Gold Investment Compelling As Fed Likely To Create Next Recession

Is the Fed about to kill the business cycle?

16 out of 19 rate-hike cycles in past 100 years ended in recession

Total global debt at all time high see chart

Global debt is 327% of world GDP ticking timebomb

Gold has beaten the market (S&P 500) so far this century

Safe haven demand to increase on debt and equity risk

Gold looks very cheap compared to overbought markets

Important to diversify into safe haven gold now

by Frank Holmes via

Global debt levels have reached unprecedented levels, pension deficits are rising and the US interest rate cycle is on the turn.Frank Holmes, chief executive of highly regarded investment management group US Global Investors, believes that investing in gold is a logical response to current, unnerving conditions.

For centuries, investors and savers have depended on gold in times of economic and political strife, and its investment case right now is as compelling as it’s ever been.

As I write this, gold is trading above US$1,330 an ounce after a strong rally that took the metal to its highest levels since August 2016. Tensions over North Korea, a weakening US dollar, political uncertainty in Washington, an overvalued US stock market, surging public and private debt and negative interest rates around the world have all boosted demand for gold as a reliable and time-tested store of value.

I often refer to this as the ‘Fear Trade.’ For centuries, investors and savers have depended on gold in times of economic and political strife, and its investment case right now is as compelling as it’s ever been.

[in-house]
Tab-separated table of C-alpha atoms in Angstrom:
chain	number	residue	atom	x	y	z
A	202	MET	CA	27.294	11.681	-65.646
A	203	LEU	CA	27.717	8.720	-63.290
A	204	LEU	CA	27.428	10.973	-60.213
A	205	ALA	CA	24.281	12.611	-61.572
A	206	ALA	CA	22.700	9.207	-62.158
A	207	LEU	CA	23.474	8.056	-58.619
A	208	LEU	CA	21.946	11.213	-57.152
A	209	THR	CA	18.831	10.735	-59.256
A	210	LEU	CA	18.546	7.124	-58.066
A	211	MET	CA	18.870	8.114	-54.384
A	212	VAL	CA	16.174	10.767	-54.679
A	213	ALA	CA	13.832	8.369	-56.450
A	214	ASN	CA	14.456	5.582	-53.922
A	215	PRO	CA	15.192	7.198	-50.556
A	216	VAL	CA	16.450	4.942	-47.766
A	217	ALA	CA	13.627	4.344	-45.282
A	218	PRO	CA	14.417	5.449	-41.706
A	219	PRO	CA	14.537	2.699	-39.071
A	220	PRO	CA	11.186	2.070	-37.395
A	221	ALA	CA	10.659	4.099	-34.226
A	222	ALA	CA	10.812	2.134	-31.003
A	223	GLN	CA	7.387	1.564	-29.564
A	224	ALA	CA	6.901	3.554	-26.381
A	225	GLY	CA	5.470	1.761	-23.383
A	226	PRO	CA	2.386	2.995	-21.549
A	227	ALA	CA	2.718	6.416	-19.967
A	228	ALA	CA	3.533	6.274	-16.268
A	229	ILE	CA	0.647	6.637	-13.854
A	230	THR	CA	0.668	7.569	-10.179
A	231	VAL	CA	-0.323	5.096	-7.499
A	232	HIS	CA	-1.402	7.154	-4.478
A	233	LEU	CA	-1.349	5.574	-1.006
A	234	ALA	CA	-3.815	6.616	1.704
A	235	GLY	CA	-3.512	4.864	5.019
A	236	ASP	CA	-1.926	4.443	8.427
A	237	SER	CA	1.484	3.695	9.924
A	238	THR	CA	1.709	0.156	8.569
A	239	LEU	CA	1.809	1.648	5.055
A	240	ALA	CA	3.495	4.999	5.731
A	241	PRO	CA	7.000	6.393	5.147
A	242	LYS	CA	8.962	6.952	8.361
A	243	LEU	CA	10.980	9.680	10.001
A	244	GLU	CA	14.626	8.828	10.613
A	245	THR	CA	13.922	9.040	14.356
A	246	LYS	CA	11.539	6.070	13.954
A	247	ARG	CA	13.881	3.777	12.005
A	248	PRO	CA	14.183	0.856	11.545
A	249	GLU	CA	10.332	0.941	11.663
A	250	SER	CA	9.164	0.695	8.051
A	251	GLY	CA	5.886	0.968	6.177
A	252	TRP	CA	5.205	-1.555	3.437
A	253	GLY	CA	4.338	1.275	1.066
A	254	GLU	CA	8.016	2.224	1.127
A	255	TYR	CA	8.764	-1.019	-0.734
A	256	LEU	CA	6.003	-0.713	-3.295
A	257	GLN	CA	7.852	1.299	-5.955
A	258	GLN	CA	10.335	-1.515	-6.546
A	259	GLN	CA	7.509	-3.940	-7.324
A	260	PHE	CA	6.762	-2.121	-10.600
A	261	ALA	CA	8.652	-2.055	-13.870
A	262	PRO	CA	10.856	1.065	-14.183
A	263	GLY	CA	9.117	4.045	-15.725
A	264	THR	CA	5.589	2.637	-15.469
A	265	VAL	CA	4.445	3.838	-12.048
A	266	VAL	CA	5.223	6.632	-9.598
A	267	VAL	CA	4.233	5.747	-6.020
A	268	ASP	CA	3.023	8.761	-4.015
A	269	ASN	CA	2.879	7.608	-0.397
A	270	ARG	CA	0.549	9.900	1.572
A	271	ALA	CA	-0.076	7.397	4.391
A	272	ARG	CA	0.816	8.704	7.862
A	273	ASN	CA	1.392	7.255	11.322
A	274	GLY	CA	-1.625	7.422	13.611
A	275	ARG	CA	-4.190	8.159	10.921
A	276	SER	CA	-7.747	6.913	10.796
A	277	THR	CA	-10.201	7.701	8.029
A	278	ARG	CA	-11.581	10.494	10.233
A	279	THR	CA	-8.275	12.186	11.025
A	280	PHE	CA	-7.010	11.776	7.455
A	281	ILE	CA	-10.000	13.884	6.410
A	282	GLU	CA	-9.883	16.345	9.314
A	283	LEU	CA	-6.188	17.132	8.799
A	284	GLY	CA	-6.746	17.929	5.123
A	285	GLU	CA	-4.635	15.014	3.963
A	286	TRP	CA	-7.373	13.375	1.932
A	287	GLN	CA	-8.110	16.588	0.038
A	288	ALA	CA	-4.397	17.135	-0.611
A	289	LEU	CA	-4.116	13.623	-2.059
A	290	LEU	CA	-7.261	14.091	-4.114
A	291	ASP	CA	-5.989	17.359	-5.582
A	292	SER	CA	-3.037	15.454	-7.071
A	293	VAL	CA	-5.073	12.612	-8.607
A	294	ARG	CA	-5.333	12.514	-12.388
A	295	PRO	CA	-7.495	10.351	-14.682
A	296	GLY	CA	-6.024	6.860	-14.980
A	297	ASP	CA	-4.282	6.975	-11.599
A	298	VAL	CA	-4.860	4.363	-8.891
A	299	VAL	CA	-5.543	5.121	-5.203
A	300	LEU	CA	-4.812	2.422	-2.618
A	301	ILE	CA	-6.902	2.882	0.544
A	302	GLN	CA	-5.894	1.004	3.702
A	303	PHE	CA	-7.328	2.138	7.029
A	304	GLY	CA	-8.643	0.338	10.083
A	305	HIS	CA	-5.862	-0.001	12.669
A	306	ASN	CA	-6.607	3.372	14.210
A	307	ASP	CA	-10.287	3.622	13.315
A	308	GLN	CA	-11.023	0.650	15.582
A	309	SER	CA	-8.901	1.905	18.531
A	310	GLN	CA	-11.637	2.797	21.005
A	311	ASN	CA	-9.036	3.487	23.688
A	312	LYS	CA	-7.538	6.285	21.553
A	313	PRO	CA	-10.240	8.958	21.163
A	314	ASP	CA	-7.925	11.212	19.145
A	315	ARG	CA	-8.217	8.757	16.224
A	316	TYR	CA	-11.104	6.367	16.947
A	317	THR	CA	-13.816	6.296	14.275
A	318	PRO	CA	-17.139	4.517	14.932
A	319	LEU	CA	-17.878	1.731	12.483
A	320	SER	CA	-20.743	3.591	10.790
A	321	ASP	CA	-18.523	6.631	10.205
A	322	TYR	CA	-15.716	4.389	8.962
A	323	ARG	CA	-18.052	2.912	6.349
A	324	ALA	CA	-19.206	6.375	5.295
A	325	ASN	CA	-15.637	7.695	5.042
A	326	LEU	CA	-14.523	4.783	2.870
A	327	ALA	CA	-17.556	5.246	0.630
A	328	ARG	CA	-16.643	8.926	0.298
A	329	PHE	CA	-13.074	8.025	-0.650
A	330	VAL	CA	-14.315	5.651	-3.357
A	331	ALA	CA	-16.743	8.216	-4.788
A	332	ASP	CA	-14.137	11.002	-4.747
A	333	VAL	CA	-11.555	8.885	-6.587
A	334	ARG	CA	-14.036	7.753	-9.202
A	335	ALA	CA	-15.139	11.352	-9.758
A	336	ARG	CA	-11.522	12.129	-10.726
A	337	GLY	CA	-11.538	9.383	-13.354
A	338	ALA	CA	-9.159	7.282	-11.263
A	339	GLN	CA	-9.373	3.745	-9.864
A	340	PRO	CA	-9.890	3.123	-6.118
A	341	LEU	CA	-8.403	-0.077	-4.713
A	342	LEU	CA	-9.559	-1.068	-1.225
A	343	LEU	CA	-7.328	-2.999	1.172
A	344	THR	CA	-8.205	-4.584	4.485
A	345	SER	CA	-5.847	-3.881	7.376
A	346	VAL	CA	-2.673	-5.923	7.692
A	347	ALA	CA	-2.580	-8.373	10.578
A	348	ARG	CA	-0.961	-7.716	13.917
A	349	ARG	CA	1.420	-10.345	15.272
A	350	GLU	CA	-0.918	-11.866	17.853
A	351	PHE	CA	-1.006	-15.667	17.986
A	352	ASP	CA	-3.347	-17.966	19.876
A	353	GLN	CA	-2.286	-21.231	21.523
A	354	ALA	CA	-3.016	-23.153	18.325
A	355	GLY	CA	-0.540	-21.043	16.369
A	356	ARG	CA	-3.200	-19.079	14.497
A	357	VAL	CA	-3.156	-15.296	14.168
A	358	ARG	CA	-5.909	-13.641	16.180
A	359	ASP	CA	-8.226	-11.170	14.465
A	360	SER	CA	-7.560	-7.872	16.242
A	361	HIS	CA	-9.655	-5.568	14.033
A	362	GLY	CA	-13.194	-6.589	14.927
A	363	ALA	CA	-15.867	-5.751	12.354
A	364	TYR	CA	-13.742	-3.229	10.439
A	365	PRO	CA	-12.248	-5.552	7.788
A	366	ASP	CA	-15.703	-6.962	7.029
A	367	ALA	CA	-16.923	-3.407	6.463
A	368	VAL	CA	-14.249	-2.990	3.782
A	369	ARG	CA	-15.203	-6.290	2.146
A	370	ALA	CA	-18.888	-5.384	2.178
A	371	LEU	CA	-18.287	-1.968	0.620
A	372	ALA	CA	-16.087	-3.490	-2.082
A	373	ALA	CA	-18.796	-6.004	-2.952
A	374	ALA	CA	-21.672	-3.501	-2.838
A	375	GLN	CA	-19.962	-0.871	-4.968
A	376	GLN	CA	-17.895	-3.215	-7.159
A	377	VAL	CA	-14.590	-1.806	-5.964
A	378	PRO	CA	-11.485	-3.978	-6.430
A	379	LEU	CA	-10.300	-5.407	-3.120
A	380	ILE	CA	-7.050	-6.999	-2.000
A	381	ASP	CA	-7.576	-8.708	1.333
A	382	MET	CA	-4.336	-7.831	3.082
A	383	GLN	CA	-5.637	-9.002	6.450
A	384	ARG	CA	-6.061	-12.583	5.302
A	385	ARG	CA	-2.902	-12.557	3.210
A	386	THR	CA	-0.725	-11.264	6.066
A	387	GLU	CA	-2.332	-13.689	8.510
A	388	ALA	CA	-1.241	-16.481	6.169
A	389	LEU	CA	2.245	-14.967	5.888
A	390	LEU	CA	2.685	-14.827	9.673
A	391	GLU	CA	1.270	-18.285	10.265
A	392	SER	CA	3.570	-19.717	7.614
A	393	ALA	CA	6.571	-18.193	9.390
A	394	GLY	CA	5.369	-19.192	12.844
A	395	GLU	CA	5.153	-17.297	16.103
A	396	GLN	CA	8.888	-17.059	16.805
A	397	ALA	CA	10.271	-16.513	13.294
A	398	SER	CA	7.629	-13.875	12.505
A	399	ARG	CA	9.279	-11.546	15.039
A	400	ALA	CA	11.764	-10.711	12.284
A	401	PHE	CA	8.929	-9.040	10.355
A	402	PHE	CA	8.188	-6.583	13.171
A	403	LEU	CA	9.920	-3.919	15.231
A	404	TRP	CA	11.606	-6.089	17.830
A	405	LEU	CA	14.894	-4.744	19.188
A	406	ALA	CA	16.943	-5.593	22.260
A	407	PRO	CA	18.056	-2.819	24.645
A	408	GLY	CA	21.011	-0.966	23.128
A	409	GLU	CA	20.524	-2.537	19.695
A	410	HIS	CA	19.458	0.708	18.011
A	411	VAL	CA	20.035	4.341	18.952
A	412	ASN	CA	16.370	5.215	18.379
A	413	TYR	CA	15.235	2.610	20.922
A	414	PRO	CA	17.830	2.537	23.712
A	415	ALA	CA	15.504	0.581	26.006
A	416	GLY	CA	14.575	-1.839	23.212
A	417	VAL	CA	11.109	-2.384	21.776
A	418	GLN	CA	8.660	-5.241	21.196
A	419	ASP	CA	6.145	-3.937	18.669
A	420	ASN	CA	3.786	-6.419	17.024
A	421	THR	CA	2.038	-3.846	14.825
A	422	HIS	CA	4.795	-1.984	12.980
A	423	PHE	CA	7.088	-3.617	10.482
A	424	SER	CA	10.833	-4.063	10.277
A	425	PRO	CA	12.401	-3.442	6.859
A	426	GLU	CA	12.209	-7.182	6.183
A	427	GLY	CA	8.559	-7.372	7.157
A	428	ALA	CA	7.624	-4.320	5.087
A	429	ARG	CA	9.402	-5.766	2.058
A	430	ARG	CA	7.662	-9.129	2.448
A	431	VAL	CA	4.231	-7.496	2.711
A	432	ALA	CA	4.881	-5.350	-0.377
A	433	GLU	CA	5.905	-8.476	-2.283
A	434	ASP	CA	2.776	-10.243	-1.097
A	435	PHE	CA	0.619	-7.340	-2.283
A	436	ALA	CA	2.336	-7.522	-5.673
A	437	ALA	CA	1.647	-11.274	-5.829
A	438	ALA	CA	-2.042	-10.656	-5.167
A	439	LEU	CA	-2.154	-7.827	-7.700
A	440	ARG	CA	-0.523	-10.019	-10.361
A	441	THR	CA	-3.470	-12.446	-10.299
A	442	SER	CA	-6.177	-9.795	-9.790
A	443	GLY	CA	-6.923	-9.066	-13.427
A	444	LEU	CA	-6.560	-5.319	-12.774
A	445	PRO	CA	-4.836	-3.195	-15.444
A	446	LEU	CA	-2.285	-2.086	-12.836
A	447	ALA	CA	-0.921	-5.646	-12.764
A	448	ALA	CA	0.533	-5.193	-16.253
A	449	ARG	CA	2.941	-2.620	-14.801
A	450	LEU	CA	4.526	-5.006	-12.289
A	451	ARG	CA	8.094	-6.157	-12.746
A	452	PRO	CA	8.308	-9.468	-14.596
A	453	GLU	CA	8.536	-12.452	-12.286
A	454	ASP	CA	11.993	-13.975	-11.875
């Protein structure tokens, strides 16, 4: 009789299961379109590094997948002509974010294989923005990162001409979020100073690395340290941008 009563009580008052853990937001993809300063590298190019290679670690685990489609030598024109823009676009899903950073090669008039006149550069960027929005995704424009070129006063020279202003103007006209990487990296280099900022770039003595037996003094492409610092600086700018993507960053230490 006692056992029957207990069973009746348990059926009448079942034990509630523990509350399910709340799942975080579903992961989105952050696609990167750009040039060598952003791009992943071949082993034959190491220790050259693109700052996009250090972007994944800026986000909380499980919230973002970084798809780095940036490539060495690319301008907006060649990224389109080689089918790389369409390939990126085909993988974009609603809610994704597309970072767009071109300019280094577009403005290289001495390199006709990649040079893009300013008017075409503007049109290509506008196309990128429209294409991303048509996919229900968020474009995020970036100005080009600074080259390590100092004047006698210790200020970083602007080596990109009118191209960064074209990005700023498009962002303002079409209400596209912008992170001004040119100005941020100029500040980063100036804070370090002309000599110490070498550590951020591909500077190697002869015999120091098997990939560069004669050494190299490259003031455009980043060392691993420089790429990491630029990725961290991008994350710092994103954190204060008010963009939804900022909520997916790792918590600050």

Let’s look at debt for the moment. Most market-watchers are aware that US government debt currently stands at just under US$20 trillion, an unfathomably large figure that will only continue to climb as the interest compounds.

Chart 1: A Ticking Time Bomb?

U.S. Total debt balance in Trillions of dollars

Source: New York Fed Consumer Credit Panel, Equifax, U.S. Global Investors

Worrying as this is, it doesn’t take into account other forms of debt that I believe pose an even greater risk to capital markets. US household debt, which includes mortgages, auto loans, credit cards and the like, reached a mind-boggling $12.73 trillion in the first quarter of 2017, according to the Federal Reserve Bank of New York. That’s $150 billion more than the end of 2016 and $50 billion above the previous peak set in 2008.

Even more worrisome is the fact that the number of delinquencies grew for the second straight quarter this year, as more income-strapped Americans binged on credit. As we all remember, this is what ultimately burst the housing bubble only 10 years ago.

Totalglobaldebt levels reached an astronomical US$217 trillion in the first quarter that’s327%of world GDP.

But let’s not stop there. According to the highly-respected Institute of International Finance (IIF), total global debt levels reached an astronomical $217 trillion in the first quarter-that’s 327 percent of world gross domestic product (GDP). Note that before the financial crisis, global debt was only around $150 trillion, meaning we’ve added close to $70 trillion in as little as a decade. Much of the leveraging occurred in emerging markets, specifically China, which is spending big on domestic and international infrastructure projects. Some are calling this mountain of debt the mother of all bubbles or the everything bubble.